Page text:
Gannett introduces its local newspapers to the 24-7 world

The Gannett Company is planning to shift all of its 89 local newspapers (not USA Today) over to 24-hour converged newsrooms in an initiative called the Information Center Project.

The Gannett Company is planning to shift all of its 89 local newspapers (not USA Today) over to 24-hour converged newsrooms in an initiative called the Information Center Project.

Each newsroom is required to submit a plan for the shift by mid-November, with plans being implemented by May 2007.

The newspaper company has been testing the plan with three of its newspapers: the Des Moines Register, in Des Moines, IA; The Argus Leader in Sioux Falls, SD; and Florida Today in Melbourne, FL.

This shift comes at a time when circulation for many papers is on the decline and Internet media is taking over as it is better able to cater to people's need for news at their discretion. The shift will include spending more time on Web efforts and integrating the print and online staff.

Why does it matter?

"This is a huge boon to anyone who is Web savvy in the PR industry," said Pete Snyder, CEO of New Media Strategies, an online market intelligence and word-of-mouth marketing firm. "There will be so many more people who will now be in the content business that you can be pitching as a PR person."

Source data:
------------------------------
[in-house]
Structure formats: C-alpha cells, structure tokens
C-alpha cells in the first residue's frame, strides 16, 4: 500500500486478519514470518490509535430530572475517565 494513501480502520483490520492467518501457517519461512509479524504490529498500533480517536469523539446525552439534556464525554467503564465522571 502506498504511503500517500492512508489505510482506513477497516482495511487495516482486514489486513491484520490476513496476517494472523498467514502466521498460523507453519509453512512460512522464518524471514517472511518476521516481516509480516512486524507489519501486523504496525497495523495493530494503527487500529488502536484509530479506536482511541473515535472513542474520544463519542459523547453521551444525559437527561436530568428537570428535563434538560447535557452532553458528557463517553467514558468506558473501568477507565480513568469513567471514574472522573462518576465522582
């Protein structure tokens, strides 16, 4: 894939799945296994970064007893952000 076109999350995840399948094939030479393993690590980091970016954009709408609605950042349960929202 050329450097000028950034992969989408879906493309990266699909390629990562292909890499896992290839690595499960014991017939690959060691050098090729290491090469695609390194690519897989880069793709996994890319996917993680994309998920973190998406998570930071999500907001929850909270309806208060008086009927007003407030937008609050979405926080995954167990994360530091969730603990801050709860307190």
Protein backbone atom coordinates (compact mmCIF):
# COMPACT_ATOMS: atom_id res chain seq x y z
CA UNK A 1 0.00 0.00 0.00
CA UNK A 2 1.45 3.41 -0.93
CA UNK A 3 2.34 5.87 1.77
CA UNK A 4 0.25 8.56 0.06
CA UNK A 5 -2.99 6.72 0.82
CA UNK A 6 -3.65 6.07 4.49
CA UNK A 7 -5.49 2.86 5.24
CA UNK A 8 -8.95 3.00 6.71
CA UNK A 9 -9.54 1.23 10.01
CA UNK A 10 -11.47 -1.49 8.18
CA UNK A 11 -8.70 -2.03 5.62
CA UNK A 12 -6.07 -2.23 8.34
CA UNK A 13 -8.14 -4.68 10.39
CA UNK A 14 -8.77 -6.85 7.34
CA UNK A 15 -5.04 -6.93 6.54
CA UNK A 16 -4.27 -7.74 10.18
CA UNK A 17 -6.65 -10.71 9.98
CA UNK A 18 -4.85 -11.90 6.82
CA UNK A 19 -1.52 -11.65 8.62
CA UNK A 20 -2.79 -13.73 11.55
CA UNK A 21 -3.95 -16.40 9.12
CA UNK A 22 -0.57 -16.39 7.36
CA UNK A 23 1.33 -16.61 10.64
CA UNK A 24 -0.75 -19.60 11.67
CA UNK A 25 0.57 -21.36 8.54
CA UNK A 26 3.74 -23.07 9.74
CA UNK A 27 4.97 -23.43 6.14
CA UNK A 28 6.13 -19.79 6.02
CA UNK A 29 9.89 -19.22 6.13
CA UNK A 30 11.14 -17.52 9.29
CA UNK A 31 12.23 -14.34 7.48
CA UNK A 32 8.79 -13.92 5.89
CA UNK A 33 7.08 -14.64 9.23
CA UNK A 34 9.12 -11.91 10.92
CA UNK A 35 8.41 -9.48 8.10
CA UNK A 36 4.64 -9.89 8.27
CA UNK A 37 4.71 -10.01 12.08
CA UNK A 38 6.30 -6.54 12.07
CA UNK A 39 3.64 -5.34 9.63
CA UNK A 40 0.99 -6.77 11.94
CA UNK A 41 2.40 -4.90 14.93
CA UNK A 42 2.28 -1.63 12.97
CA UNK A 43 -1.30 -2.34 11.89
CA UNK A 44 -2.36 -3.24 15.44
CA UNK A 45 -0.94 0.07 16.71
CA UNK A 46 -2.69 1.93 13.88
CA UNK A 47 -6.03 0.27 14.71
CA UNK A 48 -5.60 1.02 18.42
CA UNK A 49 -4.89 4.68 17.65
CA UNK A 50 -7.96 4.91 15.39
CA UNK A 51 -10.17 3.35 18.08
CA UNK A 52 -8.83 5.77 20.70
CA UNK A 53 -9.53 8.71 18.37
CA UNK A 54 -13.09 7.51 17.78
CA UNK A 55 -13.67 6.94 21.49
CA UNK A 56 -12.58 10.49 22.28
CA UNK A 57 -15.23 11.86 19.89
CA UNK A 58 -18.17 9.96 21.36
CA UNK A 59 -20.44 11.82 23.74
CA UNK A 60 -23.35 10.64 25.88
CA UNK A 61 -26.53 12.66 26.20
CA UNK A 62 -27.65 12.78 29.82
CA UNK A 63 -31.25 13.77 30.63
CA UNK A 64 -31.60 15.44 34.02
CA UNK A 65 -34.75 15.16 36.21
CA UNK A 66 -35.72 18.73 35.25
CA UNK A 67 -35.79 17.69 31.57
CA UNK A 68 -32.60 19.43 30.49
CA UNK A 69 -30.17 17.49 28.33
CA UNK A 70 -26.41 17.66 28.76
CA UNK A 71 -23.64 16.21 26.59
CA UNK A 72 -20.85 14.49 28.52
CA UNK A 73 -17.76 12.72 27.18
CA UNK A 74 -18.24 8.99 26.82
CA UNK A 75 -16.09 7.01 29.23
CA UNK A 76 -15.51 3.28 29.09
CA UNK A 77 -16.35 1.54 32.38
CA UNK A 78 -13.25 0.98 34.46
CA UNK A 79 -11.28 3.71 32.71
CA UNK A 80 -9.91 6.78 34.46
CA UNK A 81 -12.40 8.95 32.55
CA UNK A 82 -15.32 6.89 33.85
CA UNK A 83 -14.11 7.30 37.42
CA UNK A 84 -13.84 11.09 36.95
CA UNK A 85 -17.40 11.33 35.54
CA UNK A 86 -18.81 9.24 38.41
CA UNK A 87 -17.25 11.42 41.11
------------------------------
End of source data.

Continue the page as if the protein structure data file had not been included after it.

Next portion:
Snyder added that this has its drawbacks as well. "It will make it harder to contain damaging stories," he said, "but on the proactive, positive side, it will make it easier to get your clients coverage. It will be easier to get a small hit for a client and have that virally expand across the Internet."

Five facts:

1 Gannett's papers have a combined circulation of about 7.3 million, which includes the 2.3 million contributed by USA Today. According to Nielsen in April 2006, Gannett's total online Internet audience averaged more than 23 million unique visitors per month.

2 Papers like The New York Times  and The Wall Street Journal  already work on a 24-hour news cycle, breaking news via their online counterparts and using other forms of new media to engage audiences.

3 According to research by the Newspaper Association of America, users that access newspaper Web sites are more desirable to advertisers than other users of the Internet because they are more online-intensive and tend to be more highly educated.

4 Gannett is also tapping citizen journalists, i.e. bloggers, and other non-journalists as a means to bolster its online efforts and create unique content for its Web initiatives.

5 According to Nielsen//Net Ratings, the papers with the five top online editions are The New York Times, The Washington Post, USA Today, The Wall Street Journal, and the Los Angeles Times.

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